2010_1123november0010 Fold elastic to the inside, encasing elastic. Stitch 1/4” from the lower edge of the elastic, keeping elastic very taunt.   find the buttonhole and pull the cording through.  Cut drawcords and knot the end.

Saturday, October 12, 2019

Pure Elegance 

Since the Christening gown was shown in the last post I wanted to re-post the original story of the gown.   



Ole McLaughlin, is a member of the Apple Valley smockers and does the most amazing Brazilian embroidery. I hope she will let me show more of her work in the future.
Some Christening gowns have stories connected with them before they are created, with others the stories are created by the babies who wore the gown or the creator of the gown. This gown shares a little of both.
Ole, fashioned this elegant gown from silk brought back from China by her father a member of the Flying Tigers in WW2.  His soon to be bride used some of the silk to make a blouse for her wedding, the rest of the silk was stored away with orders for it to be used for Christening gowns when Ole’s boys became fathers.
Ole choose2010_1007applevalleyone0004 a pattern from AS&E issue #60, called Heaven Blessed.Ole said,” The only changes made, I didn’t put the bows on the front yoke and didn’t do the lower skirt embroidery. Instead I added the lace insertion. The fabric wasn’t long enough and I felt the silk was busy enough without adding embroidery.”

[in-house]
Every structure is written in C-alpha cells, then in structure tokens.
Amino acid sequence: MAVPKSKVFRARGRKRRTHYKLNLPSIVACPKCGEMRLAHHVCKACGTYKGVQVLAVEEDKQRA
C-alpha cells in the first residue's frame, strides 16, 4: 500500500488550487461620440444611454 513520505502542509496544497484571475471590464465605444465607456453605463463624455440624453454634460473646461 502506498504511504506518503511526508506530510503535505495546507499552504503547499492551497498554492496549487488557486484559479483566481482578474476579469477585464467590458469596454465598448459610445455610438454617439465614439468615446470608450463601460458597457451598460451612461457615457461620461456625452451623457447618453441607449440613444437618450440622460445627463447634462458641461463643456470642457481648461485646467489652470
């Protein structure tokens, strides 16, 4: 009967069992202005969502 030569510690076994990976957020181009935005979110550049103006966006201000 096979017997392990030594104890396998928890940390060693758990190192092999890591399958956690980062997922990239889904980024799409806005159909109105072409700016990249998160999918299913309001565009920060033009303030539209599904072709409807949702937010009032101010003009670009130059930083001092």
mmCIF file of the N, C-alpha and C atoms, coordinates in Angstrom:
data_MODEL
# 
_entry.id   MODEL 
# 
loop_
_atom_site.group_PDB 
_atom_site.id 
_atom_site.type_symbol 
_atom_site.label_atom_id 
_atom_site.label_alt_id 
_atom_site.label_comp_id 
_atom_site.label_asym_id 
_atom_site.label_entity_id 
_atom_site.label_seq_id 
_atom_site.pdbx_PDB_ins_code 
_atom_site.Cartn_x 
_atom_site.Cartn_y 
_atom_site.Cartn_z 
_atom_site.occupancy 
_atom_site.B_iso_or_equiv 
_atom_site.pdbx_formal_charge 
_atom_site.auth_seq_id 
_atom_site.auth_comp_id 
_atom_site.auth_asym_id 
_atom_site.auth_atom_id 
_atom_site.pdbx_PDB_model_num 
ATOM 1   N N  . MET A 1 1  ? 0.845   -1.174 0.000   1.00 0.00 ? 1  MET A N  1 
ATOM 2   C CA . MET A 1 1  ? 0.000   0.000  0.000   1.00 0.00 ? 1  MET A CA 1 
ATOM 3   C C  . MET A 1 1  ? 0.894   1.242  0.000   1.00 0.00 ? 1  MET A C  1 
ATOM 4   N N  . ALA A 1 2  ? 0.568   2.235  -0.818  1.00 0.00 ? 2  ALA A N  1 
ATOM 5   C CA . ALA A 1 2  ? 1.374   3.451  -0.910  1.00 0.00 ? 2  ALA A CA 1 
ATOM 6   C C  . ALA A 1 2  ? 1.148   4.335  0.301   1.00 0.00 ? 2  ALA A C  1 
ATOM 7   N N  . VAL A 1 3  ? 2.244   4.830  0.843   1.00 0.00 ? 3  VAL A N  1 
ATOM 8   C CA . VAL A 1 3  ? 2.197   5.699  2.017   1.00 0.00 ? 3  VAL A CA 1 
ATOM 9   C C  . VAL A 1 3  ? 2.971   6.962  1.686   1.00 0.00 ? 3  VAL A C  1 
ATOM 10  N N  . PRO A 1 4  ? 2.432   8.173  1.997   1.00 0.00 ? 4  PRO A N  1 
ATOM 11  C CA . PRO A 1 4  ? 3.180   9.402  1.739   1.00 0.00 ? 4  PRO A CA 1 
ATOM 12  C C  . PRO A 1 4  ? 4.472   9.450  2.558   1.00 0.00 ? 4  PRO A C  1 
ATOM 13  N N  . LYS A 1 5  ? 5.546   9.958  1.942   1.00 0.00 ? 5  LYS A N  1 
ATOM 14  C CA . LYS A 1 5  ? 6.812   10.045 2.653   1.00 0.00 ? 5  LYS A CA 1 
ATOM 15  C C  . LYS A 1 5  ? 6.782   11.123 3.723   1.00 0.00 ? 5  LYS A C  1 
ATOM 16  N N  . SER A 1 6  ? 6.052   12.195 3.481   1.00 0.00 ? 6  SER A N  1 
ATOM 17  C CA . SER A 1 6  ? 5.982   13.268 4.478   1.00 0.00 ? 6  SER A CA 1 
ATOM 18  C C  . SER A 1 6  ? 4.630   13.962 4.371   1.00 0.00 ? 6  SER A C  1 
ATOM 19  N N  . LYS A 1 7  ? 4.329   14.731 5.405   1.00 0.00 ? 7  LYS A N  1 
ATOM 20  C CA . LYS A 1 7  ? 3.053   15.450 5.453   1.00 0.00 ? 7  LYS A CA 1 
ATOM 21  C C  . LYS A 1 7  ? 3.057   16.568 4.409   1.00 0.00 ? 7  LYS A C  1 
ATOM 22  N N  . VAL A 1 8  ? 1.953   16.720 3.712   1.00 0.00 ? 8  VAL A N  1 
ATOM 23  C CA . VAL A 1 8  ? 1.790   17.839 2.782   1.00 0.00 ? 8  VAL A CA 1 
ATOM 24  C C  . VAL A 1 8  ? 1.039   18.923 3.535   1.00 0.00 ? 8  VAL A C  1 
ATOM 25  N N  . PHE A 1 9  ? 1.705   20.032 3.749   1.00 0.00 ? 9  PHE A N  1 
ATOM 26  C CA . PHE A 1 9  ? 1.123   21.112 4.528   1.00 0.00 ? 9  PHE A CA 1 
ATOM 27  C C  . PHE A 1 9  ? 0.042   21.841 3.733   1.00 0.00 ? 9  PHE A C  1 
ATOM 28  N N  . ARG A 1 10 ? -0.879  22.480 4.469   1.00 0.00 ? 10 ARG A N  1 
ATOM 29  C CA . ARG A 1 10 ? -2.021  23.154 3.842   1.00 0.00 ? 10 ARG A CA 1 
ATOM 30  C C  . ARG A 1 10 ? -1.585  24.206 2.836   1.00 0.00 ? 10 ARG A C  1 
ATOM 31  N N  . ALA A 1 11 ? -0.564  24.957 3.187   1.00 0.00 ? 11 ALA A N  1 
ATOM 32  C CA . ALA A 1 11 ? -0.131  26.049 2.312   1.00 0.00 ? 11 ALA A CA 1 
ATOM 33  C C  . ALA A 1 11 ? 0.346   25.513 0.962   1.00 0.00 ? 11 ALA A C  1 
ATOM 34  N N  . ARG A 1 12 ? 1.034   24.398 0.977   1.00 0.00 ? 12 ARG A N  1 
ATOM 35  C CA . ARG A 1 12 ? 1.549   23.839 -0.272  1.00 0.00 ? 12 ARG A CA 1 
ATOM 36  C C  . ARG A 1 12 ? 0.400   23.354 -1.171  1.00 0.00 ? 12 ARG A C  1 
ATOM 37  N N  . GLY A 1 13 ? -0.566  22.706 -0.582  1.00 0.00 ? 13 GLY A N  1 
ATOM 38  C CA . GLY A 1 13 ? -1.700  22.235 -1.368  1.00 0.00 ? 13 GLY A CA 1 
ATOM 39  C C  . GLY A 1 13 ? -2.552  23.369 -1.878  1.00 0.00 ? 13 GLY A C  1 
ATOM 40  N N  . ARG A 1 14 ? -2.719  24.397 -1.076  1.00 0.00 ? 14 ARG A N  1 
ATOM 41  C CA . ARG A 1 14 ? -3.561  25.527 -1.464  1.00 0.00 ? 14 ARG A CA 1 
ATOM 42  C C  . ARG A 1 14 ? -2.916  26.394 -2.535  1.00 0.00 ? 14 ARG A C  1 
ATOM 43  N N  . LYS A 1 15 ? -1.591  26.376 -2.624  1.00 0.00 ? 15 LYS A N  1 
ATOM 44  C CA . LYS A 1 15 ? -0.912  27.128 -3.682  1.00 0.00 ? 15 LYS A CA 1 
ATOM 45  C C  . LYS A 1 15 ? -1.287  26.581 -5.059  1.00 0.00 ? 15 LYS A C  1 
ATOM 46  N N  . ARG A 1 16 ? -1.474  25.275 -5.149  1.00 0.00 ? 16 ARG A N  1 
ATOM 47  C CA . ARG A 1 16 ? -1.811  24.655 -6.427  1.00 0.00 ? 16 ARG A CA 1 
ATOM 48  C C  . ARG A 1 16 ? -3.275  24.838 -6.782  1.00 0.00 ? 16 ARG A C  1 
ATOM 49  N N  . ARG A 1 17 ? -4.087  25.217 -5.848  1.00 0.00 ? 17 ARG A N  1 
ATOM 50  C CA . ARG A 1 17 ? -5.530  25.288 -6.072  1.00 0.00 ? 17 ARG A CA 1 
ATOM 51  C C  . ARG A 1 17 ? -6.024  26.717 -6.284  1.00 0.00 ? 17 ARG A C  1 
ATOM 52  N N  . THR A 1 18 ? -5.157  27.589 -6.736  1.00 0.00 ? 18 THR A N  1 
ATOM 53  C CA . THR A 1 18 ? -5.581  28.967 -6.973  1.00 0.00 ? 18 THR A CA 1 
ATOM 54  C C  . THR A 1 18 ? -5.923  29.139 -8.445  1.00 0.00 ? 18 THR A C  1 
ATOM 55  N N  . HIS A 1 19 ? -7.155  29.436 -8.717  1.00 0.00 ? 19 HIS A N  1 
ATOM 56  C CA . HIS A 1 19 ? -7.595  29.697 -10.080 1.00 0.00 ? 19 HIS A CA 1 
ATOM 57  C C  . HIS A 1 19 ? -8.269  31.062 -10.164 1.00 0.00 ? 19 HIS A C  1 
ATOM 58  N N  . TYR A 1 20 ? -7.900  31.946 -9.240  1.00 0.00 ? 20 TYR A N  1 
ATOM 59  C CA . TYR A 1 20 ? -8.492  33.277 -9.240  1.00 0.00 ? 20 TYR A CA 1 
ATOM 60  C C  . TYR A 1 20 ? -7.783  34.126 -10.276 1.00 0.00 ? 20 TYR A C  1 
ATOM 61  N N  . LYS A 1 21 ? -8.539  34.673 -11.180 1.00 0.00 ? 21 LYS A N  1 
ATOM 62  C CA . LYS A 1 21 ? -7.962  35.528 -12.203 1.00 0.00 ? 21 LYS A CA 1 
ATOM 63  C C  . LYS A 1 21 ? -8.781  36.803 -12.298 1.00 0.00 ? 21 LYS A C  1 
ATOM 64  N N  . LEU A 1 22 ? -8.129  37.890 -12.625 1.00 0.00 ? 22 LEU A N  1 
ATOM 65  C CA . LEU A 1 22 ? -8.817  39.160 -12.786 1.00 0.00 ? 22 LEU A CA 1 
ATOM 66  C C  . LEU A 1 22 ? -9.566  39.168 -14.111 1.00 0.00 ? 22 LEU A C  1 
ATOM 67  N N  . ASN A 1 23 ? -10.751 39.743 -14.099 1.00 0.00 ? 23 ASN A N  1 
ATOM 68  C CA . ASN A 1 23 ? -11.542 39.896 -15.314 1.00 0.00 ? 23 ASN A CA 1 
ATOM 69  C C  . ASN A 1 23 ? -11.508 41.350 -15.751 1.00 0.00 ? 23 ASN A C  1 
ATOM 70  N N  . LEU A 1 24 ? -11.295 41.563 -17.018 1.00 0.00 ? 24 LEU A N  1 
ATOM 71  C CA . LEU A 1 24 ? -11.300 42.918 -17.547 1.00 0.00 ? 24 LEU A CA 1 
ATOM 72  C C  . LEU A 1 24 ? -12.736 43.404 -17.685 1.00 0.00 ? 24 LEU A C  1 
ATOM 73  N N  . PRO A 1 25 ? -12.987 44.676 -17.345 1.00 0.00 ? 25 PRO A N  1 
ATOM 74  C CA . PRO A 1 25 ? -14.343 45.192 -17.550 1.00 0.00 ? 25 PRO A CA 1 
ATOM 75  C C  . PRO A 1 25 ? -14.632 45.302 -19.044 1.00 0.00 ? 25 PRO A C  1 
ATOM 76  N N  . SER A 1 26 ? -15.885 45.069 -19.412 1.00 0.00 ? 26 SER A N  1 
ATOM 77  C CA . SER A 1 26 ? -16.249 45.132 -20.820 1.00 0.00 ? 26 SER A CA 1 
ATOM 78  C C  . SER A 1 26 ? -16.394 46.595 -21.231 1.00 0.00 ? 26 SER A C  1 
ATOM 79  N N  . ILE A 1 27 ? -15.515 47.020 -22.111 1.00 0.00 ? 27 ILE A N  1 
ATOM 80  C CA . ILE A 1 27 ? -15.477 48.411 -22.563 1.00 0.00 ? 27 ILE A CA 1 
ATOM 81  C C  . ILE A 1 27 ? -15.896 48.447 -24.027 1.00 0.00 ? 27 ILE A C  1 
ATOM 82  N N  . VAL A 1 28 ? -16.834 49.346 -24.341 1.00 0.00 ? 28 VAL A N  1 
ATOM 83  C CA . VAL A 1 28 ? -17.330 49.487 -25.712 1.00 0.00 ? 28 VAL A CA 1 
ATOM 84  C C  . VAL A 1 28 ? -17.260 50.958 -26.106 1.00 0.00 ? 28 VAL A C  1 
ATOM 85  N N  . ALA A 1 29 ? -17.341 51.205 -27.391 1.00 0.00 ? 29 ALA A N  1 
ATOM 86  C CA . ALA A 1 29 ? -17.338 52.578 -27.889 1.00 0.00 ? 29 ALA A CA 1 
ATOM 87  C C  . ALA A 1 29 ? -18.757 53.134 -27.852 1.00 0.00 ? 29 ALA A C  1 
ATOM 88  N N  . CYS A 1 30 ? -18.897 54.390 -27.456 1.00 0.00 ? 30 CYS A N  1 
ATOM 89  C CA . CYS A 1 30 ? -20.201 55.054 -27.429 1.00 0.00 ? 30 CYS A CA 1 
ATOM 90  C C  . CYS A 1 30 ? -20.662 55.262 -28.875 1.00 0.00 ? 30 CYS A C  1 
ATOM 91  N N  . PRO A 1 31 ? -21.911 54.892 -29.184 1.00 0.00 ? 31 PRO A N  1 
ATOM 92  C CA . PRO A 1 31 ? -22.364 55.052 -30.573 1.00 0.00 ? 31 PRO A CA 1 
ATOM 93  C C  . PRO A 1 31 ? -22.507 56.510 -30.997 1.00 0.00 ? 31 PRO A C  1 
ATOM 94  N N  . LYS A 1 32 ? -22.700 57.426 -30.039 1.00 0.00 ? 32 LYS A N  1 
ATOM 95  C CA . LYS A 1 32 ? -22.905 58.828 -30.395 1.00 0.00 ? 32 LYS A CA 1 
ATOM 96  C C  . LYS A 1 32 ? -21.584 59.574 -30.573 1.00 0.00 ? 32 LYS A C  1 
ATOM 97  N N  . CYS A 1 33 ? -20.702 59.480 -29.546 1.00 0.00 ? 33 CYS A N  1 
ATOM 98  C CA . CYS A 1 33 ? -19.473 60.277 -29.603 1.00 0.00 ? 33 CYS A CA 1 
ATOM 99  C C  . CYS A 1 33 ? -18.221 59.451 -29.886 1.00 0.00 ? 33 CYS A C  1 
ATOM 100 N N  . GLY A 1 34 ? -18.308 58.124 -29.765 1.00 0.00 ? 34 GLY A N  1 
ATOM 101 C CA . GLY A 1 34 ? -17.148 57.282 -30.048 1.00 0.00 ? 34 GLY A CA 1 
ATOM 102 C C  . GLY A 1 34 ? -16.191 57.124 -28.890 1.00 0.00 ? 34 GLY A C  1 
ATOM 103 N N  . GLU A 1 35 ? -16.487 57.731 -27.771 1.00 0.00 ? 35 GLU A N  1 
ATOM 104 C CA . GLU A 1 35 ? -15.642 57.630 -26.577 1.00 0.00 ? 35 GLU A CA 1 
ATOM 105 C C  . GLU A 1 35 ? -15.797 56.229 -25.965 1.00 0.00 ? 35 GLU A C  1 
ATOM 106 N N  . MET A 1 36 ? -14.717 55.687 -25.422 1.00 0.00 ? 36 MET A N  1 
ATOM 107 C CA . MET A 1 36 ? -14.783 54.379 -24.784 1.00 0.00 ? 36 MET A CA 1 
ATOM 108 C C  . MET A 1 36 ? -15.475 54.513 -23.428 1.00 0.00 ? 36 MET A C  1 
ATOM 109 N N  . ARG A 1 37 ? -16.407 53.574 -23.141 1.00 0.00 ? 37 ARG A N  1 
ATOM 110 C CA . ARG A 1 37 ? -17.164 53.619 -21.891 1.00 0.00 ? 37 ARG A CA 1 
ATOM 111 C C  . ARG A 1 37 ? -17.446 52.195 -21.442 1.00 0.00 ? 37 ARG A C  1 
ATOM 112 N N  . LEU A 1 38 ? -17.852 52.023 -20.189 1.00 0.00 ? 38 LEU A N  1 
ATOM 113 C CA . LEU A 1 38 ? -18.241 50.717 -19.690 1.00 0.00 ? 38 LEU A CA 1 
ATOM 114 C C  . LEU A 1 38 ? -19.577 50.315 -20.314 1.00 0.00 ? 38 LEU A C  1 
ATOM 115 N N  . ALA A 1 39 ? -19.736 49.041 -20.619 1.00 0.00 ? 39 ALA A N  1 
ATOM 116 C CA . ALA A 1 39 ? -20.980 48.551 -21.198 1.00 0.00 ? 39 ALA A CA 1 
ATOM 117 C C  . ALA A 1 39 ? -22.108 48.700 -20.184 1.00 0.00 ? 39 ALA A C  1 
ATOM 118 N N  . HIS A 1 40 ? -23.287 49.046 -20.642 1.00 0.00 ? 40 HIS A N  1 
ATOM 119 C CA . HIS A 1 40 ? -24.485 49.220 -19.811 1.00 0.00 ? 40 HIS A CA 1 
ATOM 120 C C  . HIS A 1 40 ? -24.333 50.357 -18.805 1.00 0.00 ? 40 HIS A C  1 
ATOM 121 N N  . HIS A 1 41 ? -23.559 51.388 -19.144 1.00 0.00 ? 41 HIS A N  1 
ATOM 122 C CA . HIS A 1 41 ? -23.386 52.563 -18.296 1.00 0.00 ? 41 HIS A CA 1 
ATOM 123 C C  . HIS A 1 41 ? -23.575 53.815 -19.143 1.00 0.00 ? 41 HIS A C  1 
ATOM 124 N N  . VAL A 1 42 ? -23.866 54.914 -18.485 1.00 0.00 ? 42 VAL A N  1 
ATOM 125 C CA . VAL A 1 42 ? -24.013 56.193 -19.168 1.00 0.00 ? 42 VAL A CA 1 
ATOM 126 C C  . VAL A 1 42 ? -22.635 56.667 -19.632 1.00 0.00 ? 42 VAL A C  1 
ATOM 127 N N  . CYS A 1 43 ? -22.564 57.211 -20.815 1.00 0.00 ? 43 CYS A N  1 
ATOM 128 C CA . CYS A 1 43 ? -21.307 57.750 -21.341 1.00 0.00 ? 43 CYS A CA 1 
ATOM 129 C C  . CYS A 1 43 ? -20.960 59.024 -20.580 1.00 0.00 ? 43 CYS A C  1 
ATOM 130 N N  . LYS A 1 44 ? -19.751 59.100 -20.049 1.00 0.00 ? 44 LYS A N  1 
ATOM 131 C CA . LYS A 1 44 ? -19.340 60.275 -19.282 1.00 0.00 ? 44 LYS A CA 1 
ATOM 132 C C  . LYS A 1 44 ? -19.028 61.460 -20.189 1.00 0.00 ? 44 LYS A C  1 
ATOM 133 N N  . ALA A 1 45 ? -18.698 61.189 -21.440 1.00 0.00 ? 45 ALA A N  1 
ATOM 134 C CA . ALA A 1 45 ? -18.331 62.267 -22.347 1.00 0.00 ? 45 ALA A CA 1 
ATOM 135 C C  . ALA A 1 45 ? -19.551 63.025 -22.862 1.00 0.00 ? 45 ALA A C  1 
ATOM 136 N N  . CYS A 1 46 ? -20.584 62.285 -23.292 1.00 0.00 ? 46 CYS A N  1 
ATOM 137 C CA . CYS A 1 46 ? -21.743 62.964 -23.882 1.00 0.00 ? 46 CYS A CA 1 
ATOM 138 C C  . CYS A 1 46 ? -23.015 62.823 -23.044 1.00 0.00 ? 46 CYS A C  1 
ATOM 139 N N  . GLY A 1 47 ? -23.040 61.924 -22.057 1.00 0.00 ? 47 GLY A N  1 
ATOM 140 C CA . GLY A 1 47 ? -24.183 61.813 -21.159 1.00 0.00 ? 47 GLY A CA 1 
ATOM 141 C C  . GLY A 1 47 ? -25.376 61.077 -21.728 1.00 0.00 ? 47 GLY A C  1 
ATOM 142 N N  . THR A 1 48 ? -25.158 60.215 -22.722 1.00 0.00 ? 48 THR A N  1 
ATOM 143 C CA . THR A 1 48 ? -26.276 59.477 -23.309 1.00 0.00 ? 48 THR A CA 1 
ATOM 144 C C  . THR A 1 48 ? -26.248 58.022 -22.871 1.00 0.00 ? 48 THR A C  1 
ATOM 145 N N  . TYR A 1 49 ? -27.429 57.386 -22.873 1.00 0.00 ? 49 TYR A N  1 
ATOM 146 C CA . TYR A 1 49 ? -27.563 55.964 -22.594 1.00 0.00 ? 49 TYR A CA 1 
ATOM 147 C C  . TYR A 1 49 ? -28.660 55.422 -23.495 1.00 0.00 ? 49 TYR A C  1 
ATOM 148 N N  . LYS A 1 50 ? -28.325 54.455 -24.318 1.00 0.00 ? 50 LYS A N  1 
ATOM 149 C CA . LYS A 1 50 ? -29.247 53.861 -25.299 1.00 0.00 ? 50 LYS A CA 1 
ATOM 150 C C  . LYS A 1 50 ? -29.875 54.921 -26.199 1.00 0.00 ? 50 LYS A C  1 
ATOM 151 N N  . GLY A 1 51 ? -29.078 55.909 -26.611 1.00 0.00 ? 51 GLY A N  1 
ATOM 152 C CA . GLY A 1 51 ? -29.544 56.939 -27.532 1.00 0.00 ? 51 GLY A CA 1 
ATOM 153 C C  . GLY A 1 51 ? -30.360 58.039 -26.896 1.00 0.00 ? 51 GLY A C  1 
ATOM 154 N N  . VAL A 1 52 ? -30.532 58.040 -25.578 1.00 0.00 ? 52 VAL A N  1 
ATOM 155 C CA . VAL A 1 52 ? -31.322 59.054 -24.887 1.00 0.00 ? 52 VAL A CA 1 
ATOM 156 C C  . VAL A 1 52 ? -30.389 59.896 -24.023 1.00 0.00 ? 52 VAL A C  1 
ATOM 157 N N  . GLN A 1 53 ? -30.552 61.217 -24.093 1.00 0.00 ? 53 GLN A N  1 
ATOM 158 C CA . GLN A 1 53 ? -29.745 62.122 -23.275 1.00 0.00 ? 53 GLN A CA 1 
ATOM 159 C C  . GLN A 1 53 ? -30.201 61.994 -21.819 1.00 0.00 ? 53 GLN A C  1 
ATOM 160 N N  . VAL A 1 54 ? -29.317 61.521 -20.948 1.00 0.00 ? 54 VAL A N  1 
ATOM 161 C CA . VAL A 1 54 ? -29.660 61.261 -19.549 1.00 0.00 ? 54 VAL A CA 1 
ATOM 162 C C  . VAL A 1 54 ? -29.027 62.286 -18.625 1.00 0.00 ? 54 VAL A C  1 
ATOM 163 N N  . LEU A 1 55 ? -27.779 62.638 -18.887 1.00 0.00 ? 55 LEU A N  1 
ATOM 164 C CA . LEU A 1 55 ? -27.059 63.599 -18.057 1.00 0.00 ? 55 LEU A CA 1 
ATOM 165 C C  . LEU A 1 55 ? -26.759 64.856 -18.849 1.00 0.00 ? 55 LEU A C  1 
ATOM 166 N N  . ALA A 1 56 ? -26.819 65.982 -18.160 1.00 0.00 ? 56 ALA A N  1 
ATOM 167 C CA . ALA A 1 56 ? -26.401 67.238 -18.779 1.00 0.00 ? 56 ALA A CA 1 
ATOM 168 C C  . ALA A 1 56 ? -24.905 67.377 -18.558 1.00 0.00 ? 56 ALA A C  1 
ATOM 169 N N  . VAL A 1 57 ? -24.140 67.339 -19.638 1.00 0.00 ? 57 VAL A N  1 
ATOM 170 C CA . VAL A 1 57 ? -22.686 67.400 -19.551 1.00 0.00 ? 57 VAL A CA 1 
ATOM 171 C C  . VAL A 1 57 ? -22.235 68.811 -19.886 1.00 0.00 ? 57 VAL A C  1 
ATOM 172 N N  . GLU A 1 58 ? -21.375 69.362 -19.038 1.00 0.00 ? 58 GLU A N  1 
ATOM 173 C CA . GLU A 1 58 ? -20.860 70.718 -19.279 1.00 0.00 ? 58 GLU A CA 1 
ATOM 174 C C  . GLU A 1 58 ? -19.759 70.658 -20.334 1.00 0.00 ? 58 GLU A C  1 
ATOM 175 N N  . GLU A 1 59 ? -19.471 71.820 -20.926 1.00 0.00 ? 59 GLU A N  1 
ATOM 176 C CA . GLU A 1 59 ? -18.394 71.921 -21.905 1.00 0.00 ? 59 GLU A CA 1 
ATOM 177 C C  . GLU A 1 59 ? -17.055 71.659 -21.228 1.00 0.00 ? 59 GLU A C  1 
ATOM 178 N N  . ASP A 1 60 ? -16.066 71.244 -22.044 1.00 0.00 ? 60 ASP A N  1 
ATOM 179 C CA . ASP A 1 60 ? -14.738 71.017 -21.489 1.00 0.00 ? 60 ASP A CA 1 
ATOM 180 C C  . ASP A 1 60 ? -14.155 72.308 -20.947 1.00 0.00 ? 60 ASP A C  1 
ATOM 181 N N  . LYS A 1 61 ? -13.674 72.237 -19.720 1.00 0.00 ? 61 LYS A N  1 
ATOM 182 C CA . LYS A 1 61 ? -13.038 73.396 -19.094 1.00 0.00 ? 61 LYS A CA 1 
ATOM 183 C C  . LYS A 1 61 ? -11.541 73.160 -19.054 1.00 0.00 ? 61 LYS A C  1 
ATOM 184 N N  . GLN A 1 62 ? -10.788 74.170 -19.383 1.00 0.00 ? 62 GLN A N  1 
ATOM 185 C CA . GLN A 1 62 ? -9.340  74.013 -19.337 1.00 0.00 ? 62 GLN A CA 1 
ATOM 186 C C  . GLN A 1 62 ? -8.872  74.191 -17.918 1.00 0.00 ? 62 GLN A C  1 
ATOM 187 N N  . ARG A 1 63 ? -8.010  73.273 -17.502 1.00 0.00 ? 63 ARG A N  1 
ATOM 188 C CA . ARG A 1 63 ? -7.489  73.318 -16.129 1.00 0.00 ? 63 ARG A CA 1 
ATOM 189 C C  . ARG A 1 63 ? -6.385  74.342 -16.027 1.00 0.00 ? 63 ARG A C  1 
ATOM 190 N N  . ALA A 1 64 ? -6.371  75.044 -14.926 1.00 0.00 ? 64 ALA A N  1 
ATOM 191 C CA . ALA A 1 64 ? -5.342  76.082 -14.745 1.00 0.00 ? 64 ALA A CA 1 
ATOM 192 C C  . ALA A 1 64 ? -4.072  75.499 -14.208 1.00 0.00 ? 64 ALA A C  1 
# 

I hope I have been able to capture the beauty of this gown.

2010_1007applevalleyone0005  2010_1009applevalleyone0005

 2010_1007applevalleyone0006 2010_1007applevalleyone0007 Ole has 3 plus months in the creation of this gown. She has one more to make I am looking forward to what she comes up with, I know it be fantastic.

2010_1007applevalleyone0010  I hope you have enjoyed this gown. I know it is hard for a camera to capture the true beauty.


Tuesday, October 8, 2019


Christmas past
I thought I would share some of past
Christmas sewing.
It is time to start again, sewing for this
year.  I have actually gotten a few things done, but can